Is it a bird? A plane? It?s Mandela!
Displaying his trademark self-deprecatory wit, Nelson Mandela on Friday pronounced himself a ?comic character? as he launched a cartoon book series on his life, which he said was aimed at opening up the joys of reading to his countrymen.Updated: Oct 29, 2005 23:38 IST
Displaying his trademark self-deprecatory wit, Nelson Mandela on Friday pronounced himself a “comic character” as he launched a cartoon book series on his life, which he said was aimed at opening up the joys of reading to his countrymen.
“You know you are really famous the day you have become a comic character,” Mandela said to laughter, adding that the genre was grossly undervalued as being lightweight and of little literary value.
The first in a series of nine comics covering the life of South Africa’s most famous son was launched on Friday and the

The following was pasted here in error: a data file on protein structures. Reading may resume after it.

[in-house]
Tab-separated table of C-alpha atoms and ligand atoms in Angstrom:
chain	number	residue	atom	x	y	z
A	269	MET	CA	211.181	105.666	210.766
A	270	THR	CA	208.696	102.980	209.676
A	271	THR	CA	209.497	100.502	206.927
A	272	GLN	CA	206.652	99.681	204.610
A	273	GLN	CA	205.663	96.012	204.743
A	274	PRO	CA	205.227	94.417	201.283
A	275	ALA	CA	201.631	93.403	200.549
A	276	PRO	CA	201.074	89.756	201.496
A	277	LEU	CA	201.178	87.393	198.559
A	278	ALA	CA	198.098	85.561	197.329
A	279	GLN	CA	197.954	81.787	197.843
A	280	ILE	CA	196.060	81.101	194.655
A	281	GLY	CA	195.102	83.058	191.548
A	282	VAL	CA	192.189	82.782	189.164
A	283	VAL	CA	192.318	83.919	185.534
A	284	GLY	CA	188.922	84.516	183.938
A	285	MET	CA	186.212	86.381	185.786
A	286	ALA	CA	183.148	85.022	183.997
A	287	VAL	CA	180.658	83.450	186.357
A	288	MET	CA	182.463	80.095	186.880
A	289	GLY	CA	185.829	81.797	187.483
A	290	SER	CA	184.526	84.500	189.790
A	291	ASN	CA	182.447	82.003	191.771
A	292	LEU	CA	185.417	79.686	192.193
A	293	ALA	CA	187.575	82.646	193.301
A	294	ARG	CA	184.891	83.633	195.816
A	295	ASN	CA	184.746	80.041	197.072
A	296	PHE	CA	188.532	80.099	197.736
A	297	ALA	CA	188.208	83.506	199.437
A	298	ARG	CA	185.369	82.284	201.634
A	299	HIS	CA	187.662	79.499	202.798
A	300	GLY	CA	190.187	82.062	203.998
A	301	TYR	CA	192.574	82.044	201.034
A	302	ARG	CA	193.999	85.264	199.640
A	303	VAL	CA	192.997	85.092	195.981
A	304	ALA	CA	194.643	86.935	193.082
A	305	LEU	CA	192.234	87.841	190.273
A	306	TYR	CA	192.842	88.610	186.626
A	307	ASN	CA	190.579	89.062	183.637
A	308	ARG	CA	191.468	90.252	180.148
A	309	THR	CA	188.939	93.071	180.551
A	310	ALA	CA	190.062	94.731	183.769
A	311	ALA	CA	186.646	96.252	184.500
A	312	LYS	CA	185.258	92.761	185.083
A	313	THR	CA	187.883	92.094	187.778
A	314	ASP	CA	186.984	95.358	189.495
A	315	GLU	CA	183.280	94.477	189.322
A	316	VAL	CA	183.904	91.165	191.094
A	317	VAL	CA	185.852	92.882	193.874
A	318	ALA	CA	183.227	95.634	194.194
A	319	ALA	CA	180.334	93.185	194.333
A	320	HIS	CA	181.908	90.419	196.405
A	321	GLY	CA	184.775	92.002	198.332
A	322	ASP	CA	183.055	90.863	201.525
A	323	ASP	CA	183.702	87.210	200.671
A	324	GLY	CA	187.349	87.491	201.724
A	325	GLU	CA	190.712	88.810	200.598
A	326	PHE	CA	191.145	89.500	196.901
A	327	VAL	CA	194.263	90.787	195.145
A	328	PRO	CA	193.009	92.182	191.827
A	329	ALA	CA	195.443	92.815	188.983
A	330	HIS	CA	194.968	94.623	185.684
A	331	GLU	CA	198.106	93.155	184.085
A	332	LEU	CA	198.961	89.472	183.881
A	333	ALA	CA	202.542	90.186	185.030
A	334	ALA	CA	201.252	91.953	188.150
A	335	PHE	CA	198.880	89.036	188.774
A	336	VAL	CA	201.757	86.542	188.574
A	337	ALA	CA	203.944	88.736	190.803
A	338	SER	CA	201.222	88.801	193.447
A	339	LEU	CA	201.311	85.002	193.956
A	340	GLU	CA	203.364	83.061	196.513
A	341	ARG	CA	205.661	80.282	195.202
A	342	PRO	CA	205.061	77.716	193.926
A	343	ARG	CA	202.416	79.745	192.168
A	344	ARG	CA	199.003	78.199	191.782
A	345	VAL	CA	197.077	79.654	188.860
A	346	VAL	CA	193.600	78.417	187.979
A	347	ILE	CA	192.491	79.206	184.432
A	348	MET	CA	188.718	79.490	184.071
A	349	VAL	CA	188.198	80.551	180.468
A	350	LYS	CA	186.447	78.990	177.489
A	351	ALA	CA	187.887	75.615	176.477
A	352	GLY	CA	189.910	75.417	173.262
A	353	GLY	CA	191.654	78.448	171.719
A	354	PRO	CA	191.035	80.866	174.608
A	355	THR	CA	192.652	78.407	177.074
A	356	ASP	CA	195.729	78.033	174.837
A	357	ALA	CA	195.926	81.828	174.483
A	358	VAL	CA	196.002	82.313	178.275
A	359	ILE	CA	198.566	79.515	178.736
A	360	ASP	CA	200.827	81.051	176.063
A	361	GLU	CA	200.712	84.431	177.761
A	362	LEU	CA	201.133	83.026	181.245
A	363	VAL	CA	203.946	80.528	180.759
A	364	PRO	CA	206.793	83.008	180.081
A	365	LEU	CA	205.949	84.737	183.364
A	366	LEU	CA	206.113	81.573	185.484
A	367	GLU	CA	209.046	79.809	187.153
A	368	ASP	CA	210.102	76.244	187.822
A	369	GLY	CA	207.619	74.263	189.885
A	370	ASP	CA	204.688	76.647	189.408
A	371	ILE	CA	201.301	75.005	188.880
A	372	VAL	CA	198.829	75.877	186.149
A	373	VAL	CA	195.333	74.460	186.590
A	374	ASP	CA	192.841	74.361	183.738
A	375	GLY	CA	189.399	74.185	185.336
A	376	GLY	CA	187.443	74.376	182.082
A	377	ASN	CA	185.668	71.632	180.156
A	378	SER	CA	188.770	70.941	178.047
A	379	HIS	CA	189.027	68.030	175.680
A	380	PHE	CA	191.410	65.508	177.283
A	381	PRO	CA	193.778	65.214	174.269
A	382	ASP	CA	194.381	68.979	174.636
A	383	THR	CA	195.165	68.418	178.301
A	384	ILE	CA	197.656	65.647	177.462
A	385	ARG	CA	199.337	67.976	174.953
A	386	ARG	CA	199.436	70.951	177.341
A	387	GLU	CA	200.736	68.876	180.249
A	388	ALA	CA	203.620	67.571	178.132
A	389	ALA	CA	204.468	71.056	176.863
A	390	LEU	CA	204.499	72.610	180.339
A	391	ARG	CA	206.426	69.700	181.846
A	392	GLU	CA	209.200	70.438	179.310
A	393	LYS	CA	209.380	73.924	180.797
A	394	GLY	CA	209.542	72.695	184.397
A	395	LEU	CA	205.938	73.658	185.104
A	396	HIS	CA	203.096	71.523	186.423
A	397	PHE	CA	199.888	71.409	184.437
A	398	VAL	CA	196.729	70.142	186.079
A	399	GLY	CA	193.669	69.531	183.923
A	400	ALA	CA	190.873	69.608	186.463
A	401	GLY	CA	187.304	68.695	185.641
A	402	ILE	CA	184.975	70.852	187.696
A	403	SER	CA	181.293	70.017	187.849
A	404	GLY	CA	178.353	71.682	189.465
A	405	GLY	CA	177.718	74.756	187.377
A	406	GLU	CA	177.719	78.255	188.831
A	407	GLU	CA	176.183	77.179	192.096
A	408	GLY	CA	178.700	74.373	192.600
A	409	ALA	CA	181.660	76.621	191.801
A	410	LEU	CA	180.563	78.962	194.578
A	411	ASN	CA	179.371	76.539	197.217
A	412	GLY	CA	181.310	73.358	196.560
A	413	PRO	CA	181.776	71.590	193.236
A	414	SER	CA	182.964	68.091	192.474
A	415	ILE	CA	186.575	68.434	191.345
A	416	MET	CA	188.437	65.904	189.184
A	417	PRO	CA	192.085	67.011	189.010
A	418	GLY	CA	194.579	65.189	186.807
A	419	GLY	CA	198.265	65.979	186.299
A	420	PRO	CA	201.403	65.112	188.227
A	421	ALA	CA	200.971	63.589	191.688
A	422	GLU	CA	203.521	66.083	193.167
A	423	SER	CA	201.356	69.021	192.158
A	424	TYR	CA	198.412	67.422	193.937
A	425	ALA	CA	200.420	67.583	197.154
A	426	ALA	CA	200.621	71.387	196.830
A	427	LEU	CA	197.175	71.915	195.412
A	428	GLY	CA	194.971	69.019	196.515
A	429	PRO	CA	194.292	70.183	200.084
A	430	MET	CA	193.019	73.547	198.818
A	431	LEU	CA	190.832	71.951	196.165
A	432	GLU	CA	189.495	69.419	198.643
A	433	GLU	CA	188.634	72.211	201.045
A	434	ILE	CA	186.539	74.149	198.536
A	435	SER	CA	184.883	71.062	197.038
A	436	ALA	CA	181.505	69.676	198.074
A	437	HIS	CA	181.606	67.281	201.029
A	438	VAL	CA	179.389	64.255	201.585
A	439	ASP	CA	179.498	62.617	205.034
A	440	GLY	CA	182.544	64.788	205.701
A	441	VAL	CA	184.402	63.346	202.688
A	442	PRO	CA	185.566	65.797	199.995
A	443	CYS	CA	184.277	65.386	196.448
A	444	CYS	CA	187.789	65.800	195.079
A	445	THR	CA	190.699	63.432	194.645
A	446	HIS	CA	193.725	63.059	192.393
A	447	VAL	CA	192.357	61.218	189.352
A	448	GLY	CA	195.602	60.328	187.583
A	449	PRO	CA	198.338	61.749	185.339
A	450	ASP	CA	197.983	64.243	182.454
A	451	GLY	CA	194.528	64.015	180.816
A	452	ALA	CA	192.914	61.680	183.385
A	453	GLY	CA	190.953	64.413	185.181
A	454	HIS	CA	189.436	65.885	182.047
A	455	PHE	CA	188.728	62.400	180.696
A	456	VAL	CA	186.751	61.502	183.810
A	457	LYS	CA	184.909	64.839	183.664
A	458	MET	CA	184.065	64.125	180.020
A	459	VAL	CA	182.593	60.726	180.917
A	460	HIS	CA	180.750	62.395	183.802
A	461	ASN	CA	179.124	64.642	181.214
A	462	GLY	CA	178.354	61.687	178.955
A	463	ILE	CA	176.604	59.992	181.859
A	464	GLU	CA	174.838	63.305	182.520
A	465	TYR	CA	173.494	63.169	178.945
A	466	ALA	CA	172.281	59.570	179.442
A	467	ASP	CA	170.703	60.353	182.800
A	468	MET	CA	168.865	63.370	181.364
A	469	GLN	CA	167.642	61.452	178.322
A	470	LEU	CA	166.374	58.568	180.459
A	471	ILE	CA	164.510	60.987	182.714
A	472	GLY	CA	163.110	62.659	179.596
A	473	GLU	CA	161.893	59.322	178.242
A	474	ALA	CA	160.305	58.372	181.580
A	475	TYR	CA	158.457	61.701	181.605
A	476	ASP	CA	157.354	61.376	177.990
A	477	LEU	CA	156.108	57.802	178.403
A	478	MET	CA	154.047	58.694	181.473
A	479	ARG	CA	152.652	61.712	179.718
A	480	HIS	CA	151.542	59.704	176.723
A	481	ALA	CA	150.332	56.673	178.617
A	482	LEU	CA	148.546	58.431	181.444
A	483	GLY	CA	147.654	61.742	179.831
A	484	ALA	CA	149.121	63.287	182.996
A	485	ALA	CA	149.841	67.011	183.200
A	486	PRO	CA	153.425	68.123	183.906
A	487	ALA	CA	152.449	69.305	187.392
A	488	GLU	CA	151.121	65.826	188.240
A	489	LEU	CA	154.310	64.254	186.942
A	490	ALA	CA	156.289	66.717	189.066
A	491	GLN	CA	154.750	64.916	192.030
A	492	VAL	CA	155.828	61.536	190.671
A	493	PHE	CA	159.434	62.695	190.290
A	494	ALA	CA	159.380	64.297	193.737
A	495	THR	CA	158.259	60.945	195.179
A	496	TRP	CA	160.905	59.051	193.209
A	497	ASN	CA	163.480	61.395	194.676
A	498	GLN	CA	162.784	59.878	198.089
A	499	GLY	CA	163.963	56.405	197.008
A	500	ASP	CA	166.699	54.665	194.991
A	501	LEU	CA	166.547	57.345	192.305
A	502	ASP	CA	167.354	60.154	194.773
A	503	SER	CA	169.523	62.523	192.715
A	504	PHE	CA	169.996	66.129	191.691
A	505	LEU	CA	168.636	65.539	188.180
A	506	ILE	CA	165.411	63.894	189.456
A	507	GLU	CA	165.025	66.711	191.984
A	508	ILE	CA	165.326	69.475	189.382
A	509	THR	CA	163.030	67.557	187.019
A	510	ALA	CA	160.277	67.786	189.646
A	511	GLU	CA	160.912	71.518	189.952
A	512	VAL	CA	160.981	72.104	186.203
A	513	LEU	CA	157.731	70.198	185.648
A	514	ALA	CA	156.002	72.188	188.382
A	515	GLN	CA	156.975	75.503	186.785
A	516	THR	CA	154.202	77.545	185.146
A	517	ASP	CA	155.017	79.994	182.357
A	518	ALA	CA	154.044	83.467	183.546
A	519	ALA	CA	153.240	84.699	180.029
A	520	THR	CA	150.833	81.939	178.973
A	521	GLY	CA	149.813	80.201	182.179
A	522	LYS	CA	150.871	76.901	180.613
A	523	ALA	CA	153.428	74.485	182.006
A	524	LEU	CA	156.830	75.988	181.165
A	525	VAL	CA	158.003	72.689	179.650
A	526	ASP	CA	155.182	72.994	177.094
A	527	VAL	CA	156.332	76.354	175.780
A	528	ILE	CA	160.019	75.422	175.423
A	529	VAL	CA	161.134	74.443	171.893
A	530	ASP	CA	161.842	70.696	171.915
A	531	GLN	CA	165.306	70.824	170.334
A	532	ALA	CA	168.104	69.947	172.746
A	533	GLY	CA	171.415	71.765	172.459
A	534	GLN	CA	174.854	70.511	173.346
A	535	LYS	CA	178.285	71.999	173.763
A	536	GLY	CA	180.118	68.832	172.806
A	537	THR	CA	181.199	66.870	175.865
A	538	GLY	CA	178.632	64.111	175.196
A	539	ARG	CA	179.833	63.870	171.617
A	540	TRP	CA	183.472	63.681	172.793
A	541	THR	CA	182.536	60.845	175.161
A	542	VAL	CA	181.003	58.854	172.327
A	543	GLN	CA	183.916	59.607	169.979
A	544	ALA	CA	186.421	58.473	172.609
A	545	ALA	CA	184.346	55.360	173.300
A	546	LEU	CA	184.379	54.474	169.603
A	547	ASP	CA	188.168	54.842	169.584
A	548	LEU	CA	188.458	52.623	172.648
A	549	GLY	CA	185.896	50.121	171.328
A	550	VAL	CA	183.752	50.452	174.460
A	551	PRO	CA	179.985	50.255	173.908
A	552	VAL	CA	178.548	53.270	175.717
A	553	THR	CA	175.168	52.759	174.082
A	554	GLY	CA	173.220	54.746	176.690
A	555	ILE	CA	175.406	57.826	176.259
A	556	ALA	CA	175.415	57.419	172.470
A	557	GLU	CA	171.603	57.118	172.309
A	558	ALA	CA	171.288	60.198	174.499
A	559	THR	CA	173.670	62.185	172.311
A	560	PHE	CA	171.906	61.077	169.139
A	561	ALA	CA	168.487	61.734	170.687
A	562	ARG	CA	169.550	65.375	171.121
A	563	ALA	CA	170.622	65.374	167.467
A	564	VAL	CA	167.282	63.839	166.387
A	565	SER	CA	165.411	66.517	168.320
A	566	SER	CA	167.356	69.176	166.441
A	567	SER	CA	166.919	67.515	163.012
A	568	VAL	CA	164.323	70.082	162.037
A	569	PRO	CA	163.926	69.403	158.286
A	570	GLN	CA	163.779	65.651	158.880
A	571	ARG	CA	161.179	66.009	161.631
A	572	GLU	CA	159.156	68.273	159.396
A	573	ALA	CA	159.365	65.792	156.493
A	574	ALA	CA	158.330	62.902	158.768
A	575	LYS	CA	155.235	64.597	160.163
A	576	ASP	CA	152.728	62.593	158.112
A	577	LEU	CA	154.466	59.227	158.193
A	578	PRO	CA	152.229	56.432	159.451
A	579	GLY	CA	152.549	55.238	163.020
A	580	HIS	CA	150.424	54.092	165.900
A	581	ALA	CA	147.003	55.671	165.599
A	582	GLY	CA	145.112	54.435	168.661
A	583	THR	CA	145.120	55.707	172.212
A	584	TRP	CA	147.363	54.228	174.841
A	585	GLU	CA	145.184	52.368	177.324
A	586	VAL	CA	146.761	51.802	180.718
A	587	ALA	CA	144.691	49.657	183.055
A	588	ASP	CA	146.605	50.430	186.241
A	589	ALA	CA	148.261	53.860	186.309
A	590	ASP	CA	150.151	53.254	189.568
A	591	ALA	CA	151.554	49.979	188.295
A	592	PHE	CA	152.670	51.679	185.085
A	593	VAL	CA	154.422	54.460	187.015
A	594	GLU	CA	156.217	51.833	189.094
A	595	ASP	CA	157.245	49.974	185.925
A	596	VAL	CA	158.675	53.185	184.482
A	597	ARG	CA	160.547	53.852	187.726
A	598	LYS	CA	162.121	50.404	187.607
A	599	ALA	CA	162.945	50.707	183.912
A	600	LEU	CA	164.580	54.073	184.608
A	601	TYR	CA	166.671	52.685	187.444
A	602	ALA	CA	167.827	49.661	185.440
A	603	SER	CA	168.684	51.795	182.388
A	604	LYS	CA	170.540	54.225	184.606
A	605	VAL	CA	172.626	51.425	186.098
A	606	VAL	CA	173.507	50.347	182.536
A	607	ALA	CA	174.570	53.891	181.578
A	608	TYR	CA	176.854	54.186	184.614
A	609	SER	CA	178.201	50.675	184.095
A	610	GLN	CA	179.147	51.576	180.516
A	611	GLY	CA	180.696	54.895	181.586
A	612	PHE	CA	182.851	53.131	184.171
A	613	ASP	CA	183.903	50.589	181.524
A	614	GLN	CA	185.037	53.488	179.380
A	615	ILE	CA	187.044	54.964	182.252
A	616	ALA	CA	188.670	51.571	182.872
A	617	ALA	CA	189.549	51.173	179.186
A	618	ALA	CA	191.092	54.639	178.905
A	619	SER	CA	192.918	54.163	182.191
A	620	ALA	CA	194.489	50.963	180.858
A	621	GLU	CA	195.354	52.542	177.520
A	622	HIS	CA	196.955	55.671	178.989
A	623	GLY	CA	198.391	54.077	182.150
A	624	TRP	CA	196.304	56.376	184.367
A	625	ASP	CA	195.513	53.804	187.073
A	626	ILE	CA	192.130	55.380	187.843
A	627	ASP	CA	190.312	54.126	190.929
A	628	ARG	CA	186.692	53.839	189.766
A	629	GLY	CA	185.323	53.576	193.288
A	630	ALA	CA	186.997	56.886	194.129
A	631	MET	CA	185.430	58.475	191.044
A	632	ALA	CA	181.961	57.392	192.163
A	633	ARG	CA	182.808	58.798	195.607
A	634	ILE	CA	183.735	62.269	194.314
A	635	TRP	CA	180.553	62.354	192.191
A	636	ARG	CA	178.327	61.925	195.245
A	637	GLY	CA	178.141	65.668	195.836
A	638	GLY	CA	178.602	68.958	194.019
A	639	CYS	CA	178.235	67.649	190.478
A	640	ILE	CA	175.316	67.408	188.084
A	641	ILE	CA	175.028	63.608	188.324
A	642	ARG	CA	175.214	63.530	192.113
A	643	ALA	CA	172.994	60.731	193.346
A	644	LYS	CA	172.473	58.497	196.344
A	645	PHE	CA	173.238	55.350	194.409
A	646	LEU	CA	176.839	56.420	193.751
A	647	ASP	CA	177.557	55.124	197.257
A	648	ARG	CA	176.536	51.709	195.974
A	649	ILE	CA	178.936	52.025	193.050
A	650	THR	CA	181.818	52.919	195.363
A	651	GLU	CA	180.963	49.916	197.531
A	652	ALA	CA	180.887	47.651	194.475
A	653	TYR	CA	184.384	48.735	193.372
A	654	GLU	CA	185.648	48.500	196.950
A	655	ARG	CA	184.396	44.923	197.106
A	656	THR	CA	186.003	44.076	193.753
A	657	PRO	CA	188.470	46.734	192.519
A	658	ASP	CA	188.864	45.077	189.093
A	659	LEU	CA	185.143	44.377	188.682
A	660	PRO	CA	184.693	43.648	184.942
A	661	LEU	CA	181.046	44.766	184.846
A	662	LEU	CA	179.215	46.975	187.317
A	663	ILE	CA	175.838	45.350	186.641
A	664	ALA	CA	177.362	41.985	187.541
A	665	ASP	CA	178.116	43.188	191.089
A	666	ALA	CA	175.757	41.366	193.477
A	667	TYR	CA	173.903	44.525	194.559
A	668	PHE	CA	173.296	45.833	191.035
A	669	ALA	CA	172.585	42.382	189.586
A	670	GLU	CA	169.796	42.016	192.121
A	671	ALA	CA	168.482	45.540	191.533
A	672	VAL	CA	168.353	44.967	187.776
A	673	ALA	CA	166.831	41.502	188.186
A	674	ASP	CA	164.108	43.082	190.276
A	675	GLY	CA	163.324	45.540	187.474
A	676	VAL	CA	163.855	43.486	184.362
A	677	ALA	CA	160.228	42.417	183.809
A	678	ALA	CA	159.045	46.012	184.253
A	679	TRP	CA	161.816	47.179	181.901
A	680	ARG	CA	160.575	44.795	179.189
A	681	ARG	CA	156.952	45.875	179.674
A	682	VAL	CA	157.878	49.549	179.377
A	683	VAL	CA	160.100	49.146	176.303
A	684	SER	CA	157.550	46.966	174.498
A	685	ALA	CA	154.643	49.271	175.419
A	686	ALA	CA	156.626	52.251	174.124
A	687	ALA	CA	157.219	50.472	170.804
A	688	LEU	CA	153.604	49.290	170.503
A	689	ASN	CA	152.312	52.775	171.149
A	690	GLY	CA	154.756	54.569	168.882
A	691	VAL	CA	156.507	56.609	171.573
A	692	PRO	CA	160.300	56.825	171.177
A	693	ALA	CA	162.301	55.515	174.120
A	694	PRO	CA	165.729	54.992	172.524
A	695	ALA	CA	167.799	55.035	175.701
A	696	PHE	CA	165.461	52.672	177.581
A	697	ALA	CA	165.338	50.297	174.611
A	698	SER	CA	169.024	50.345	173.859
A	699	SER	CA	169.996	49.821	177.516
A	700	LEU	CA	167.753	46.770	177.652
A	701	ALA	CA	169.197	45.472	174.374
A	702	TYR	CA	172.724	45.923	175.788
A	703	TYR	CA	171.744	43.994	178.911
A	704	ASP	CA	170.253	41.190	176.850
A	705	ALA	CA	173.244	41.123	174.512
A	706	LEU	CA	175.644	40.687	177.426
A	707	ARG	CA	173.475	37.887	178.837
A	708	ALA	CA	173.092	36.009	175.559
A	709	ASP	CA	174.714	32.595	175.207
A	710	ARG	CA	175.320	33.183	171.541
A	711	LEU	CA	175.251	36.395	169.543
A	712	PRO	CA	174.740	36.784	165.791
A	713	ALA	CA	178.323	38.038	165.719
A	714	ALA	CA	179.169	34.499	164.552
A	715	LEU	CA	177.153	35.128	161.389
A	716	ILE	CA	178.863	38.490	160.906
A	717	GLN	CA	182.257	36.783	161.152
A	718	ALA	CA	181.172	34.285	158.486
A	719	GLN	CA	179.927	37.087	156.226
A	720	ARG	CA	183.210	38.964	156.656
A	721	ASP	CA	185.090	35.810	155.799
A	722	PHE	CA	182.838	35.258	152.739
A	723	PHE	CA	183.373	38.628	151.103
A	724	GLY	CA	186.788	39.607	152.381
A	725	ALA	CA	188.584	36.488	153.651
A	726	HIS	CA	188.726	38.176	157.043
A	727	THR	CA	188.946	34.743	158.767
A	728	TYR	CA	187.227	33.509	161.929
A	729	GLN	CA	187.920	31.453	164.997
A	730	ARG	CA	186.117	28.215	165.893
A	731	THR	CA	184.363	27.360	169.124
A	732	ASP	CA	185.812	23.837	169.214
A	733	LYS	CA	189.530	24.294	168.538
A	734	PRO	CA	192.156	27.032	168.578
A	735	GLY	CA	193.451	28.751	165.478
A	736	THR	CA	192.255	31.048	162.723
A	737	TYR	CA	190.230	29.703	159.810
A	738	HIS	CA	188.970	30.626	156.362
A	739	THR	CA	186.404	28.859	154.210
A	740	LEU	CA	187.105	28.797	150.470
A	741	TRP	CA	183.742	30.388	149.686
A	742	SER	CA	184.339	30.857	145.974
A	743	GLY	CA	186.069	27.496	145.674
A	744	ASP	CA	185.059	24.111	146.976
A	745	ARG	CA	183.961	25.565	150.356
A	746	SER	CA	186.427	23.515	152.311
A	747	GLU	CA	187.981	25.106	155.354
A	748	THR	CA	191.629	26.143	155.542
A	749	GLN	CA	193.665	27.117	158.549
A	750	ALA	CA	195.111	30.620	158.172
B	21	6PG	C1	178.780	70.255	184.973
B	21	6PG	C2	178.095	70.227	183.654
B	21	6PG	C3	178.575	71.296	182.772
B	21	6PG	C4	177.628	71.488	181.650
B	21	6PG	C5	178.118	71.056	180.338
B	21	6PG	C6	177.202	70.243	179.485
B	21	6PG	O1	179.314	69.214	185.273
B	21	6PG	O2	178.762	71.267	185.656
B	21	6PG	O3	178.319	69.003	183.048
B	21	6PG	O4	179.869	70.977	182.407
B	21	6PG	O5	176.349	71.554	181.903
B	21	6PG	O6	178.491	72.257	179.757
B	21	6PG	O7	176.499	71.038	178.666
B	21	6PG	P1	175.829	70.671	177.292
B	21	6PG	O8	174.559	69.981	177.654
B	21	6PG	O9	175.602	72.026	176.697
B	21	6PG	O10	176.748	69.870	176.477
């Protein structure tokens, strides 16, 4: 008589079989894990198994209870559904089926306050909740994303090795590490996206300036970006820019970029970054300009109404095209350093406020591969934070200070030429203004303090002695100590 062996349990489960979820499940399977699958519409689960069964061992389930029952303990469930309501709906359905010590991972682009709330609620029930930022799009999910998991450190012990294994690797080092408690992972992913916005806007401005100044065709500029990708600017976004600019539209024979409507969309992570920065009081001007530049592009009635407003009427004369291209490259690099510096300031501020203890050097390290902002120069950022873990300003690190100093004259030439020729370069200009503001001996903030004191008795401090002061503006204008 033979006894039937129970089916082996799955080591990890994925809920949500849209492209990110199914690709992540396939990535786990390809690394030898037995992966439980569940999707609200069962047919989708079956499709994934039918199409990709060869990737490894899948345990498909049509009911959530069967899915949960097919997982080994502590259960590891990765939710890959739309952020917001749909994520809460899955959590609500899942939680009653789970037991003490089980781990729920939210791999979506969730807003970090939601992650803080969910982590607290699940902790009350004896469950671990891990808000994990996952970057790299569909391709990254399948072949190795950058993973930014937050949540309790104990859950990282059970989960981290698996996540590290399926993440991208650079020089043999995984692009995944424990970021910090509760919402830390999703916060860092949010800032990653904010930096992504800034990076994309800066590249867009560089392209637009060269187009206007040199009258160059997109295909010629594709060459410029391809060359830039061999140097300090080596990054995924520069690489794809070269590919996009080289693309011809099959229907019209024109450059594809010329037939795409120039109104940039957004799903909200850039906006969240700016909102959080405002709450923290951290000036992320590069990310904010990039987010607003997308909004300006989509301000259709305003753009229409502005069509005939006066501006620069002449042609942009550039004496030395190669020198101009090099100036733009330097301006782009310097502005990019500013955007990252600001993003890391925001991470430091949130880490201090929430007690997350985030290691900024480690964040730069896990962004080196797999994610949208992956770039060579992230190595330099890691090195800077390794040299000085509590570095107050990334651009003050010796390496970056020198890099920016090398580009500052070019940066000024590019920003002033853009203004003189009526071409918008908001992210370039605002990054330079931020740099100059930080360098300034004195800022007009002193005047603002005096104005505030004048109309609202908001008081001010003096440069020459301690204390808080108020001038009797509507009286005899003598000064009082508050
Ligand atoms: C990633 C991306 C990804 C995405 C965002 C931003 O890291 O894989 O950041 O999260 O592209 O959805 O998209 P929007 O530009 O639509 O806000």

others will follow suit.
He said the advantages of comics were many, for “those like me whose eyes are not what they were, one can see pictures,” adding more seriously: “My hope is that elementary reading of comics will lead the youth to the joy of reading wood books.”
“That joy has been mine all my life, and it is one I wish for all South Africans,” he said. “If the comic reaches new readers, then the project will have been worthwhile.”
The world’s most famous prisoner of conscience, who spent a total of 27 years behind bars, said “one of the few advantages of prison life is one has time to read.”
Half-a-million copies of the comic will be distributed free in schools and the strip will also feature in newspaper cartoons, said John Samuel, chief executive of the Nelson Mandela Foundation, the elder statesman’s flagship charity organisqtion.
Samuel said the first comic, entitled “A son of the Eastern Cape,” and covering the period from Mandela’s birth in one of South Africa’s poorest regions, the Transkei, on July 18, 1918, in a royal household, until his arrival in Johannesburg as a youth.
First Published: Oct 29, 2005 23:38 IST